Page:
Wednesday, November 16, 2016


     A couple of years ago, I gave a speech at a state competition entitled, “The Power of Words.” If we don’t think words have stingers, then we’ve been living under a rock the past 18 months. There are some contradictions in what I’ve been taught growing up, and that was the introductory line of my speech, “Stick and stones will break my bones, but words can never hurt me.” That’s what my parents taught me in the 50s. Here we are almost 70 years later, and the country is in an uproar over words. Words hate, words criticize, words injure, words frighten. My parents might have said, “They are only words.” Yes, that’s true, but the intentions and threats behind them are very real, and we all react when they are negatively aimed at us or our loved ones.

     Last night, I gave my first speech in front of my Advanced Toastmaster group. I don’t know any of these people. Even after several days of rehearsing my speech, until the moment I stood in front of them, I was nervous and worried about their words of evaluation. After you speak, one person gets up in front of the group and evaluates your speech. Then the floor is open to anyone in the group who wants to add his or her own opinion. Needless to say, this is a very humbling experience. If you are sensitive, you’d best put on your invisible armor because this is not for sissies. Fortunately, all the comments were very positive, and I am buoyed by my success. If, however, they had not been so complimentary, I’m not sure my ego would be intact this morning.

    I have three wishes about my ability to use words. As an author and public speaker, one might be surprised by these. See if you can relate.

  1. I wish I could use my words to more clearly and firmly state my needs.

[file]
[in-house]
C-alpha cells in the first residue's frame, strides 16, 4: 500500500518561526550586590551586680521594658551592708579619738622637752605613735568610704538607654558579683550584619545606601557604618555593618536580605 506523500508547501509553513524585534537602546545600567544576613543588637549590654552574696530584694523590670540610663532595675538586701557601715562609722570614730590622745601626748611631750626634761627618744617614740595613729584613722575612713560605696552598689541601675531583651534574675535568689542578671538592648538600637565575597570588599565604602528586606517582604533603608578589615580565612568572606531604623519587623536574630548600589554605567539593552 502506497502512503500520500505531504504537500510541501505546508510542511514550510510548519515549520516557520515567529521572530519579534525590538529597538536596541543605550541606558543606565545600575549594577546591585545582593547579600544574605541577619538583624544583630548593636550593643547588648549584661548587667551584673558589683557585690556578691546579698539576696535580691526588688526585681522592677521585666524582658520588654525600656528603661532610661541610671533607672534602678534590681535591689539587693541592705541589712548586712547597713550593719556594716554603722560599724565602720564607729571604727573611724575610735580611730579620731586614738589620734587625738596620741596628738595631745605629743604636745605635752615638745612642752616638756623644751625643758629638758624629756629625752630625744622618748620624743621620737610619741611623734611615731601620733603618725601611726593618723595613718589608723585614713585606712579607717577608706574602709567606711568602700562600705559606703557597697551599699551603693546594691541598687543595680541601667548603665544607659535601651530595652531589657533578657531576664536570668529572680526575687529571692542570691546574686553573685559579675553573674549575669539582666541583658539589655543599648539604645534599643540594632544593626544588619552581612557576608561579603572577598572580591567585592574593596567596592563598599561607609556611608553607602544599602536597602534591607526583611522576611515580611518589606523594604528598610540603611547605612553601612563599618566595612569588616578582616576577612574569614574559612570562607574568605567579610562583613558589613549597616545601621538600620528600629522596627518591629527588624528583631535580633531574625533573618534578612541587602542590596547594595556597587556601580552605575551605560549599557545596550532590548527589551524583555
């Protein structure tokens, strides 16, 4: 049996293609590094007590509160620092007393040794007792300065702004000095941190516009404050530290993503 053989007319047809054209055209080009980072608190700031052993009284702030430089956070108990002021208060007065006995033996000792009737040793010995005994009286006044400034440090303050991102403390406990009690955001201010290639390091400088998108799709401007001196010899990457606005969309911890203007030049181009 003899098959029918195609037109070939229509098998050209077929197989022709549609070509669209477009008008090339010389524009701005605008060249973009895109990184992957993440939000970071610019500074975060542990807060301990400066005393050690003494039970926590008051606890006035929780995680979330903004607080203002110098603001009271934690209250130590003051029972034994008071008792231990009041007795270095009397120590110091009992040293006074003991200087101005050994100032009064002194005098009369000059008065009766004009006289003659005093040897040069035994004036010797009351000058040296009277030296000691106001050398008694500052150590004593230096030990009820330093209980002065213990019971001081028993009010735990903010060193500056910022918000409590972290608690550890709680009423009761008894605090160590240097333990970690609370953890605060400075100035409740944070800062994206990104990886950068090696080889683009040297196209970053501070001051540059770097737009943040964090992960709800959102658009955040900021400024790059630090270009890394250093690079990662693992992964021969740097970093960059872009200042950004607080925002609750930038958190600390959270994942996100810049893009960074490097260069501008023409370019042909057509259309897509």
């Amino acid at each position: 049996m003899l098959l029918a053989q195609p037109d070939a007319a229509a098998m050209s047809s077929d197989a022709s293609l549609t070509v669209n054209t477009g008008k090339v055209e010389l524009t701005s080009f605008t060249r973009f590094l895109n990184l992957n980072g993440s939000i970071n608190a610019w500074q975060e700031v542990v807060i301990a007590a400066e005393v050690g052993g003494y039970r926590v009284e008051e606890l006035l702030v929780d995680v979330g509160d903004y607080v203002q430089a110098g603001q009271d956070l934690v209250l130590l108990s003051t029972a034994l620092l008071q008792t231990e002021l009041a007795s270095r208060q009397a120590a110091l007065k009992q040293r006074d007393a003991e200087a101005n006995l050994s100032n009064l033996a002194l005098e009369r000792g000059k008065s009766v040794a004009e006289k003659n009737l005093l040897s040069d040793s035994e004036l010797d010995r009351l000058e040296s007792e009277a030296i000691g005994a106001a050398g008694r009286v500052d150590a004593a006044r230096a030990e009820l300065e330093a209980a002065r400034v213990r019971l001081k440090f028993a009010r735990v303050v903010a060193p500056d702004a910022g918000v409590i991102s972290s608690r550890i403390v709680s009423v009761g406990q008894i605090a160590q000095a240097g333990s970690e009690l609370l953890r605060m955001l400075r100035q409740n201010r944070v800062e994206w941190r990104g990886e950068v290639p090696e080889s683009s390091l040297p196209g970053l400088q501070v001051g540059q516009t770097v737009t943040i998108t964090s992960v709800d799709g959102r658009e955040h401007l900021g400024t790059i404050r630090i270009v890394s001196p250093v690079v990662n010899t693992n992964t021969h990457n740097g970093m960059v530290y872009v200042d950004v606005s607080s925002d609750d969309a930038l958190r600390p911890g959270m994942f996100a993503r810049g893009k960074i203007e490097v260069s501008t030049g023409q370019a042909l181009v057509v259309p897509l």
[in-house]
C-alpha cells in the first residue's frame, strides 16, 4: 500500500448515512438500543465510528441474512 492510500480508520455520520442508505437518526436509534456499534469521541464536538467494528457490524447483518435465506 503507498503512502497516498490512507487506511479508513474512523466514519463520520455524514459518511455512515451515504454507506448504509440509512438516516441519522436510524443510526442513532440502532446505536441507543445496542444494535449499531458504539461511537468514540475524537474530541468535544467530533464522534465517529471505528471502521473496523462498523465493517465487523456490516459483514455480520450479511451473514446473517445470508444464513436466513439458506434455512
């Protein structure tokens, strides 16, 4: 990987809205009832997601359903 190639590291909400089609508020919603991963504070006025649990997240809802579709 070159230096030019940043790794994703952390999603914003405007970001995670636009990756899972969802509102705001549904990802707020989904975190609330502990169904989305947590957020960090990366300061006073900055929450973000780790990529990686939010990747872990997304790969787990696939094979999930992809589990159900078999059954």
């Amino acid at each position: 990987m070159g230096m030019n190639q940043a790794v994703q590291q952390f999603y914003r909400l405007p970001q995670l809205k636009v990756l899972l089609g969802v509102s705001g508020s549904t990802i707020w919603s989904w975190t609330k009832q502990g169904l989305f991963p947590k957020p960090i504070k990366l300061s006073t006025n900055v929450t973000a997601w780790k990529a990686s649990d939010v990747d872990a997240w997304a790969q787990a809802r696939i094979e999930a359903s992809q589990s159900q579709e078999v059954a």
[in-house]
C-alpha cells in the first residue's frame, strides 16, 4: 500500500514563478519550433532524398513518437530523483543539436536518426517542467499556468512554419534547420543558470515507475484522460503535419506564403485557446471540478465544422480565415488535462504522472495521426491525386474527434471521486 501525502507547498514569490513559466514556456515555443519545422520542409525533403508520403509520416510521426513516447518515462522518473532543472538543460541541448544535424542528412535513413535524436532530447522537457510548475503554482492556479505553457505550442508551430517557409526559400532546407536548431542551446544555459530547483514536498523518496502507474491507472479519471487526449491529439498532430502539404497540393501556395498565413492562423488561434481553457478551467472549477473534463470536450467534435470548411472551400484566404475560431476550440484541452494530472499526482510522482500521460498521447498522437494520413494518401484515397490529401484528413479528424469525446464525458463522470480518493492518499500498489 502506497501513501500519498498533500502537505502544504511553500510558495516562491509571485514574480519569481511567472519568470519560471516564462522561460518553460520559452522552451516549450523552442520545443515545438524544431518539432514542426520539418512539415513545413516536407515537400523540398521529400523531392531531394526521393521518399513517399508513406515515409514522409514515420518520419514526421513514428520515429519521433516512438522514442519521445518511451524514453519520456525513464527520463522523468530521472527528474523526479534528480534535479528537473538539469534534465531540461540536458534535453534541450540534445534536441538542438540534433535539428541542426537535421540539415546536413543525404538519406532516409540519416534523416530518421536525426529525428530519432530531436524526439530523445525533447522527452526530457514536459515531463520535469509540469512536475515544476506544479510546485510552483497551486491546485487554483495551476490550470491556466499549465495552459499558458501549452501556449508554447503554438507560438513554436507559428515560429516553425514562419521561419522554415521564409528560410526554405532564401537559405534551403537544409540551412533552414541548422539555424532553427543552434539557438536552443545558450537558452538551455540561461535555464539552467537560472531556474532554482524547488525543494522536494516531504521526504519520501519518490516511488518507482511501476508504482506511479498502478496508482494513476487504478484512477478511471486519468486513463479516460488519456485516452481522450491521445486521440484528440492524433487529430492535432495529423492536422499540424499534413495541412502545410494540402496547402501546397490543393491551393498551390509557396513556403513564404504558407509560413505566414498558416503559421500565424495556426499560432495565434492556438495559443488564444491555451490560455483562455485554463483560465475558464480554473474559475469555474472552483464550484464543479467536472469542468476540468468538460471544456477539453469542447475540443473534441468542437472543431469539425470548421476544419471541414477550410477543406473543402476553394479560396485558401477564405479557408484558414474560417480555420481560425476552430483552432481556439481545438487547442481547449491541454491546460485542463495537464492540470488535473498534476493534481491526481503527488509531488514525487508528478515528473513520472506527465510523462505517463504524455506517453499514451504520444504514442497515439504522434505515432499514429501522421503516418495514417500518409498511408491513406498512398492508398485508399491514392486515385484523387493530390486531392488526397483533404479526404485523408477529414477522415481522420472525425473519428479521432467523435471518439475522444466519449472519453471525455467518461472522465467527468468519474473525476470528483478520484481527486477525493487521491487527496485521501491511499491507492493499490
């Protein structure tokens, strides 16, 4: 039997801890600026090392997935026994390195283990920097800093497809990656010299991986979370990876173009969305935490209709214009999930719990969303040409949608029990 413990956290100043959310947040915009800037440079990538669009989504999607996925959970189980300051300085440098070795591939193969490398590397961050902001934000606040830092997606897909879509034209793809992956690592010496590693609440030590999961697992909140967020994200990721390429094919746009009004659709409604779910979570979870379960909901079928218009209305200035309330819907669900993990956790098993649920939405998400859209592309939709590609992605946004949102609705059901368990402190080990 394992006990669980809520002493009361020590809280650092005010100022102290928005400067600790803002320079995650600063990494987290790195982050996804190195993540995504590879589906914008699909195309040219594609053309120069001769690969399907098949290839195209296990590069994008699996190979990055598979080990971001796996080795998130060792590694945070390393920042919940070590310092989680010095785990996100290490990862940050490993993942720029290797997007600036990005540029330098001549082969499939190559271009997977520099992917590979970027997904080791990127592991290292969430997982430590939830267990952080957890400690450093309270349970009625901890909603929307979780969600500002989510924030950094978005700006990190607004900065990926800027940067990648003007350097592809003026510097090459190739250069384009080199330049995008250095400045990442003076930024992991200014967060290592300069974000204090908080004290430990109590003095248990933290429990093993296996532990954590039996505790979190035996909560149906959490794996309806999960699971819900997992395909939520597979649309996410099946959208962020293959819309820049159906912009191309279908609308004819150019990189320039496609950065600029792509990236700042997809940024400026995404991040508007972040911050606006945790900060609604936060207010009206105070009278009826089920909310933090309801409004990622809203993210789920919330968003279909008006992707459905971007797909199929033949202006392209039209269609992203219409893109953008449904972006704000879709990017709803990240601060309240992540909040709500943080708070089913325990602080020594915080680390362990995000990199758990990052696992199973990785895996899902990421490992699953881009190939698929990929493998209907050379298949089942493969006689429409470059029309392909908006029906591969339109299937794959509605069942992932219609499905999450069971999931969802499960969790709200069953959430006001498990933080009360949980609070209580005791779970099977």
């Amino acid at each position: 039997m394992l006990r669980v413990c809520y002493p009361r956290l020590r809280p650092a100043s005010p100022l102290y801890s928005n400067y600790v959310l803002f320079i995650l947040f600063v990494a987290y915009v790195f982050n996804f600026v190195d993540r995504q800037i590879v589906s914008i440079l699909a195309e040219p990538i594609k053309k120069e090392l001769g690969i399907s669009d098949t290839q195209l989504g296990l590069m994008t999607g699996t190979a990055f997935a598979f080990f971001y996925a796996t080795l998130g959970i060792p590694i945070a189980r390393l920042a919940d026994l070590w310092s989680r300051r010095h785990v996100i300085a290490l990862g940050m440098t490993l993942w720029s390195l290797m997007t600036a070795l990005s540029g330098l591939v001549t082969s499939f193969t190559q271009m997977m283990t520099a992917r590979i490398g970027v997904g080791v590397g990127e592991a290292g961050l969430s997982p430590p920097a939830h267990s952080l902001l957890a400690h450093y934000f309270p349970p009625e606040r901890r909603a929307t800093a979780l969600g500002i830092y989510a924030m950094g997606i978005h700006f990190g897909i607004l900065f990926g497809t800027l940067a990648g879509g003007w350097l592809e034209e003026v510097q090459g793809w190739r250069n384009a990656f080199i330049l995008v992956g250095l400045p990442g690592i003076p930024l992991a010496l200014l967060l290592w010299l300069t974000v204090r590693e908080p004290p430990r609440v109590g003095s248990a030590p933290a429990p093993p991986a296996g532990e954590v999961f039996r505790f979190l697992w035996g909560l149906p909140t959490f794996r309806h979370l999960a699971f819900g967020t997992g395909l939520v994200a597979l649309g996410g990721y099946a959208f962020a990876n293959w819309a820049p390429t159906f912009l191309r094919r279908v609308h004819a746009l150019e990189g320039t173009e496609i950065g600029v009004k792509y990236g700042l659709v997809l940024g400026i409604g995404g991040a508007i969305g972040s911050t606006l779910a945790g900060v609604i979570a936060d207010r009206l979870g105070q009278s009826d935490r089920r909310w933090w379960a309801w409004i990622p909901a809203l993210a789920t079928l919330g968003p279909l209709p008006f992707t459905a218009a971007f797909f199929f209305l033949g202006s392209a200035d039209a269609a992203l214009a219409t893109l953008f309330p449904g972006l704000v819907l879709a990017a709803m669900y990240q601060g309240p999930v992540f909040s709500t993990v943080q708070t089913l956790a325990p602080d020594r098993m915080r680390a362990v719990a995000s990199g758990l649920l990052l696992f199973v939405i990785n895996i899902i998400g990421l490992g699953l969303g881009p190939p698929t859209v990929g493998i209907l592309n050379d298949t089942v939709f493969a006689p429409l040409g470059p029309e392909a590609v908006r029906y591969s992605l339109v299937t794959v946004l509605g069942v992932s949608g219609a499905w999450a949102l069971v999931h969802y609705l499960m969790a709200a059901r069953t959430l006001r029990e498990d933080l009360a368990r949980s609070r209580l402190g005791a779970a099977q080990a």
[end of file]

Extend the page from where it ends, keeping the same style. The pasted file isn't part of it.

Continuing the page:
2. I wish I could use my words to put rude people in their place.
  3. I wish I could use my words to protect my boundaries.

     These three wishes have to do with assertiveness. If you’re like me, you can be very assertive in certain contexts and totally intimidated in others. As a teacher of thousands of teen-agers, I had no problem keeping the calm in my classroom and setting boundaries for my students. I have a hard time, however, standing up for myself with people in my own family. The obvious difference is, the emotional connection carries a much larger threat. Unfortunately, the carry over from one situation doesn’t apply to the other.

    I fear that words of hatred, retaliation, injustice, cruelty, repression are weighing  much heavier than those of kindness, compassion, gentility and decency. So what can we do? Develop a fresh vocabulary of the latter and use it daily in every situation. When someone is spewing anger, listen attentively and respond with empathy. When someone is venting about the sorry state of the world, offer gentle words of understanding and compassion. Answering hate with hate (“Yeah, you got that right.”) does nothing but fuel the angst and spread the darkness. Let’s take the light of the recent moon and use it to enlighten. I get a C+ in forgiveness, but I can move on, put the hate behind, and try to carry the moonlight into morning. Can you?